GM: Interest in VoodooPad 5 far surpassed my expectations for it. I know that VoodooPad has a lot of fans out there, but I guess I just hadn’t heard from them in a while.
I also expected a bit of backlash for making VoodooPad 5 a whole new app on the Mac App Store (as a way to get around not having upgrades), but there were only a couple of complaints about that. Though I do think it helps when other companies are taking this route as well (Panic’s Coda 2, Adobe’s Photoshop Elements 10, etc). On the iOS side, you tend to get raked over the coals if you do this – but apparently that’s not quite the case on the Mac side. And that’s a good thing for developers! Because why would we invest months (and sometimes years) of work without getting paid for it?
Anyway, that was a bit of a mini tangent – back to the original question:
The VoodooPad 5 launch has been great, and I’ve already gotten past the inevitable 5.0.1 “oh crap” release as well. And Dropbox syncing seems to be going quite a bit better in the latest update to the iOS version too.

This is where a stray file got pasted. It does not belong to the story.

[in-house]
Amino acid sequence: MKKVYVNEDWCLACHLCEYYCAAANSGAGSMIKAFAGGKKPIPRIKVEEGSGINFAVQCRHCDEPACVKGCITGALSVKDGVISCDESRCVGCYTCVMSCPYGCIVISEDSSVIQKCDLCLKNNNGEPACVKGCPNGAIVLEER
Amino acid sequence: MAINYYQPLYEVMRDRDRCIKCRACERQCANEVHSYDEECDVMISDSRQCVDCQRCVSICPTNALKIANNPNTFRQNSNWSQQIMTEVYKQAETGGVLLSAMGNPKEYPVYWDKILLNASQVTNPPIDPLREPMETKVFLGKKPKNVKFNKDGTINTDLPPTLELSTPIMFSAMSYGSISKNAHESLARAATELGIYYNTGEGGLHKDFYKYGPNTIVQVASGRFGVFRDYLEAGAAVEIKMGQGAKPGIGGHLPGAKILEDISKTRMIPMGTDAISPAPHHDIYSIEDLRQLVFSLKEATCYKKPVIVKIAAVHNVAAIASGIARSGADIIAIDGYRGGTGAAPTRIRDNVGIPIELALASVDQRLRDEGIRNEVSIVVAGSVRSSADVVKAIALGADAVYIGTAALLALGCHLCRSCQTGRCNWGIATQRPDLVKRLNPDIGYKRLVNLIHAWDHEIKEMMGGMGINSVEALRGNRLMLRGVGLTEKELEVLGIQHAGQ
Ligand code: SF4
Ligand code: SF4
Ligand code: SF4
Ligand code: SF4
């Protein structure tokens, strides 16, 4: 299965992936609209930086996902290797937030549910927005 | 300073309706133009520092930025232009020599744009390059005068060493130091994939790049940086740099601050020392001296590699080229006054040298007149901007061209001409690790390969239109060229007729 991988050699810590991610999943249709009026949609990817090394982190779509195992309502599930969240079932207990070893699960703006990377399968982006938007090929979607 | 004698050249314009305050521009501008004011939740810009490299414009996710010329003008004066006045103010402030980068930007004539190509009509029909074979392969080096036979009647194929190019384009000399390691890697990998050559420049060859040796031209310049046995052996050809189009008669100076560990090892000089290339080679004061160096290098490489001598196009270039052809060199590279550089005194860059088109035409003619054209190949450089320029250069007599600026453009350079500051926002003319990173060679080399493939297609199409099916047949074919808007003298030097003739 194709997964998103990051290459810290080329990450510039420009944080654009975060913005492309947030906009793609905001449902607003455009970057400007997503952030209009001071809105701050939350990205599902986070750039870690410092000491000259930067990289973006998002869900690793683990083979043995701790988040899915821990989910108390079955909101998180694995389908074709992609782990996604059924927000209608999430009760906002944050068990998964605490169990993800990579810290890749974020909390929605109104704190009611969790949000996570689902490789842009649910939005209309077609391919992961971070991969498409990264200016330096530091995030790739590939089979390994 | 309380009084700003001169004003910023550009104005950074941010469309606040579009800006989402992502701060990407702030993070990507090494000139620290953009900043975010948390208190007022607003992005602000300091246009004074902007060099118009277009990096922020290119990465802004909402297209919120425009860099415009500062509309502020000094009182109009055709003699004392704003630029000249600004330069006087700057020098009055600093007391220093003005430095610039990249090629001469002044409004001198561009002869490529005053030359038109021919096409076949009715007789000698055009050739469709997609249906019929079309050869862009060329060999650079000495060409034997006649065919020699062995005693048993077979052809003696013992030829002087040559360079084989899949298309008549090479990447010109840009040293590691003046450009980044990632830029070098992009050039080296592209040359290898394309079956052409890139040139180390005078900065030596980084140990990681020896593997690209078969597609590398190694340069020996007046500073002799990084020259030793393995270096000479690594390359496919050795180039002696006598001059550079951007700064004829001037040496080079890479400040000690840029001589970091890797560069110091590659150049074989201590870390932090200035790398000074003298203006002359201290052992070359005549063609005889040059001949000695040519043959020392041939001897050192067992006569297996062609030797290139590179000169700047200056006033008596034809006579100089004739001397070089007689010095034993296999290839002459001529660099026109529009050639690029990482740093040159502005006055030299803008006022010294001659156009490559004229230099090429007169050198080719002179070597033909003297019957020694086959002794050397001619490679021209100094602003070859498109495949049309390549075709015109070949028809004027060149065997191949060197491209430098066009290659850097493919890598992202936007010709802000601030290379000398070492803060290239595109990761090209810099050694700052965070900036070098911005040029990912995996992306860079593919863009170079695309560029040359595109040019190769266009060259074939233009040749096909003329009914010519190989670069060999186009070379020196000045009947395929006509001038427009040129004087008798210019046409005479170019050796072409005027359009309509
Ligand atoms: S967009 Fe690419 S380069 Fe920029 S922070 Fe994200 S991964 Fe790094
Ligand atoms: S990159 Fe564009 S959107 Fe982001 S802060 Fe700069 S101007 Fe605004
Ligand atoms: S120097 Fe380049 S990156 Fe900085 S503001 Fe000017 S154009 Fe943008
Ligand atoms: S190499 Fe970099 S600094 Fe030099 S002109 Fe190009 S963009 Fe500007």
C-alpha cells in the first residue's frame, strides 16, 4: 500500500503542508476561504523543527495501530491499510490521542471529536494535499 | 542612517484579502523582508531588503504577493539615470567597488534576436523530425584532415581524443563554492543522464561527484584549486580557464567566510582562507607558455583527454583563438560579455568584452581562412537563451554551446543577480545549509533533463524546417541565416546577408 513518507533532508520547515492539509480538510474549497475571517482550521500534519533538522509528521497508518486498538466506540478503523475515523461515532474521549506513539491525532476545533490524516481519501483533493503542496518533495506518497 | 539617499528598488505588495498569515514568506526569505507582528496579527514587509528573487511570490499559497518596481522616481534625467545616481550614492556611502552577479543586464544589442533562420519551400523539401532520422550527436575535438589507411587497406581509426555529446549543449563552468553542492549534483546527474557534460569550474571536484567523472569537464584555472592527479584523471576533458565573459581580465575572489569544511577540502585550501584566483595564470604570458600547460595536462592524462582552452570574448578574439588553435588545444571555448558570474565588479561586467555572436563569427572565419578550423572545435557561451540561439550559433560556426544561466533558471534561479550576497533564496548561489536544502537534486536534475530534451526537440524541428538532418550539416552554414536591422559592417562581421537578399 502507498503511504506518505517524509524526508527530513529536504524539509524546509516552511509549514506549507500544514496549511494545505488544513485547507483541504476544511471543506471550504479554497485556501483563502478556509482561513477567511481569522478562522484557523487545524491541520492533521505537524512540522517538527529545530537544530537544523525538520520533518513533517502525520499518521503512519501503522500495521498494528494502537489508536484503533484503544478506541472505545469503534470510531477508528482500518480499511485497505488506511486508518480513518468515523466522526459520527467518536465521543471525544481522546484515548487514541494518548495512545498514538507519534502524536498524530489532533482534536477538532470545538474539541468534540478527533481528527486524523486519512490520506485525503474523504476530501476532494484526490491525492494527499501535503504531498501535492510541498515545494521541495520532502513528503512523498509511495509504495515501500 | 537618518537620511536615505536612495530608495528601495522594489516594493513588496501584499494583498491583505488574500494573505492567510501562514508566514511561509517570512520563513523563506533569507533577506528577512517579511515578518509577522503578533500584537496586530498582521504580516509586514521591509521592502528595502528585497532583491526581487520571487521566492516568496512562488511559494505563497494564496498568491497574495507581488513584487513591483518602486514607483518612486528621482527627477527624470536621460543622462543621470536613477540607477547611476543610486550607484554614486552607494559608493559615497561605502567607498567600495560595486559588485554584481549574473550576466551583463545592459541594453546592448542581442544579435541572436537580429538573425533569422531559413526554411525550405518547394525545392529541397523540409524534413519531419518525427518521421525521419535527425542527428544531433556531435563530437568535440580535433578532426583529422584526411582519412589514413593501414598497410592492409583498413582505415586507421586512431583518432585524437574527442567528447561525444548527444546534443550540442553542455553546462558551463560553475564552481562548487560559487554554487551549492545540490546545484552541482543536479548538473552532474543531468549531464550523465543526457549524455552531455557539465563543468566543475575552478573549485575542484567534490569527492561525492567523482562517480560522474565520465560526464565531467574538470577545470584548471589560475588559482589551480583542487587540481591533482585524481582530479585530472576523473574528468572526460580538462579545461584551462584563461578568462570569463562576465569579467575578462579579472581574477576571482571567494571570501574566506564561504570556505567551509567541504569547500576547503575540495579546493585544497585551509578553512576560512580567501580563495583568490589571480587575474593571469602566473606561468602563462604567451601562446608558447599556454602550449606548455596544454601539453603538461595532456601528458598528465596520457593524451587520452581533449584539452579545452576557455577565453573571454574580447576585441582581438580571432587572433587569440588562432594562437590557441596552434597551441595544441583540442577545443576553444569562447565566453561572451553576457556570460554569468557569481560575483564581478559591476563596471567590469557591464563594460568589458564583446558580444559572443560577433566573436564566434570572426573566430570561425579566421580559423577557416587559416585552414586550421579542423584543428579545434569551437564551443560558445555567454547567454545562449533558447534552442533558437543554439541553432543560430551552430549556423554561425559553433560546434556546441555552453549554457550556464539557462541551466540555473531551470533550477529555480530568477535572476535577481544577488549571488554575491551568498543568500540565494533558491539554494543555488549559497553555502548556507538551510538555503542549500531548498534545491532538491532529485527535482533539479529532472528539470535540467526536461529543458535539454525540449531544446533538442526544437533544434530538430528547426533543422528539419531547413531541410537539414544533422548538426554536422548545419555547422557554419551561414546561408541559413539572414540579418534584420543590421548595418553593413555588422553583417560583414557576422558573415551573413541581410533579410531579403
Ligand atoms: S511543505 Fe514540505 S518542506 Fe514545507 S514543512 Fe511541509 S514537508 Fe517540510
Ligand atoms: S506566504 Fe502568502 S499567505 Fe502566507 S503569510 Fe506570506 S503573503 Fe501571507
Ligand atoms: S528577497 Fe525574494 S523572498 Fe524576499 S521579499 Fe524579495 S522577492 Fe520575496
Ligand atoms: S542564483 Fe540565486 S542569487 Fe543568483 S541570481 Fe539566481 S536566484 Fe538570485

FV: Do you think Apple should get around finding a way to offer paid upgrades in the iOS and Mac App Store?
GM: Absolutely. Revenues from upgrades are huge for indie developers. When I released Acorn 3, over 50% of my revenue was from upgrades! And I’ve seen at least one Mac company in the past say “hey, free upgrades for life!” and then have to retract on that statement because it turns out not be a very good idea long term.
FV: Both VoodooPad and Acorn are available on the Mac App Store and through Flying Meat’s website. Do you still see customers preferring the “old way” of buying apps over the App Store model?
GM: Certainly – and I get customers leaving positive comments about FM keeping our store up when they purchase apps as well (our online store has a little comment box where you can write anything you want making a purchase).
It’s also really easy to make a license as a gift through our online store, and of course to make multiple purchases.
And with the restrictions placed on apps with Apple’s App Store Sandboxing requirements, I’ve had numerous people switch back to the direct version of VoodooPad. So the ‘Old Way’ of getting apps is still alive and thriving.
FV: That’s what I was getting at. From your technical perspective, what is the impact of Sandboxing going to look like in the long term? Because we keep hearing that stuff like scripting and inter-app communication utilities is something Apple wants out of the Mac App Store, and while that could be the case, Apple is also asking developers to get in touch if their app can’t be sandboxed, and Mountain Lion’s Gatekeeper brings a new model to manage apps sold in and outside of the Mac App Store.